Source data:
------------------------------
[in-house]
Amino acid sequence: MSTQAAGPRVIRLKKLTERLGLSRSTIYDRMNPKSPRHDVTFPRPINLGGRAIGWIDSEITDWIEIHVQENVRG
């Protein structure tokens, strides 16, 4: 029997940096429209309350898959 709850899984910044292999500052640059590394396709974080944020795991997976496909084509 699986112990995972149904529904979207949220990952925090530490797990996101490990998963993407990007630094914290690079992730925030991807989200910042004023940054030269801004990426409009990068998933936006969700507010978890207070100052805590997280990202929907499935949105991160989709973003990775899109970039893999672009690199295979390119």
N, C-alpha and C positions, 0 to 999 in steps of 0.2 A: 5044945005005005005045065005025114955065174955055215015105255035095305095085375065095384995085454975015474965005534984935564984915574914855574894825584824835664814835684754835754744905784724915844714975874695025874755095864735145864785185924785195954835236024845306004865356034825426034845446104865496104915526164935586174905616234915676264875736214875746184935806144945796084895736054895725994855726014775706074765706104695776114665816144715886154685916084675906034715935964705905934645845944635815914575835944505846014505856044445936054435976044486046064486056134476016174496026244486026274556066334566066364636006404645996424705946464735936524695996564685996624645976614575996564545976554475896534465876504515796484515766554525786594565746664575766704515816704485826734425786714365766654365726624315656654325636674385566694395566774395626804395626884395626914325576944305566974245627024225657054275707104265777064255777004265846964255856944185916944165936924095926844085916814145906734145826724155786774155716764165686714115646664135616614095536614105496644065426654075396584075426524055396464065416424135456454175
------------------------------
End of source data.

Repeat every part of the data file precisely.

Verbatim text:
[in-house]
Amino acid sequence: MSTQAAGPRVIRLKKLTERLGLSRSTIYDRMNPKSPRHDVTFPRPINLGGRAIGWIDSEITDWIEIHVQENVRG
């Protein structure tokens, strides 16, 4: 029997940096429209309350898959 709850899984910044292999500052640059590394396709974080944020795991997976496909084509 699986112990995972149904529904979207949220990952925090530490797990996101490990998963993407990007630094914290690079992730925030991807989200910042004023940054030269801004990426409009990068998933936006969700507010978890207070100052805590997280990202929907499935949105991160989709973003990775899109970039893999672009690199295979390119």
N, C-alpha and C positions, 0 to 999 in steps of 0.2 A: 5044945005005005005045065005025114955065174955055215015105255035095305095085375065095384995085454975015474965005534984935564984915574914855574894825584824835664814835684754835754744905784724915844714975874695025874755095864735145864785185924785195954835236024845306004865356034825426034845446104865496104915526164935586174905616234915676264875736214875746184935806144945796084895736054895725994855726014775706074765706104695776114665816144715886154685916084675906034715935964705905934645845944635815914575835944505846014505856044445936054435976044486046064486056134476016174496026244486026274556066334566066364636006404645996424705946464735936524695996564685996624645976614575996564545976554475896534465876504515796484515766554525786594565746664575766704515816704485826734425786714365766654365726624315656654325636674385566694395566774395626804395626884395626914325576944305566974245627024225657054275707104265777064255777004265846964255856944185916944165936924095926844085916814145906734145826724155786774155716764165686714115646664135616614095536614105496644065426654075396584075426524055396464065416424135456454175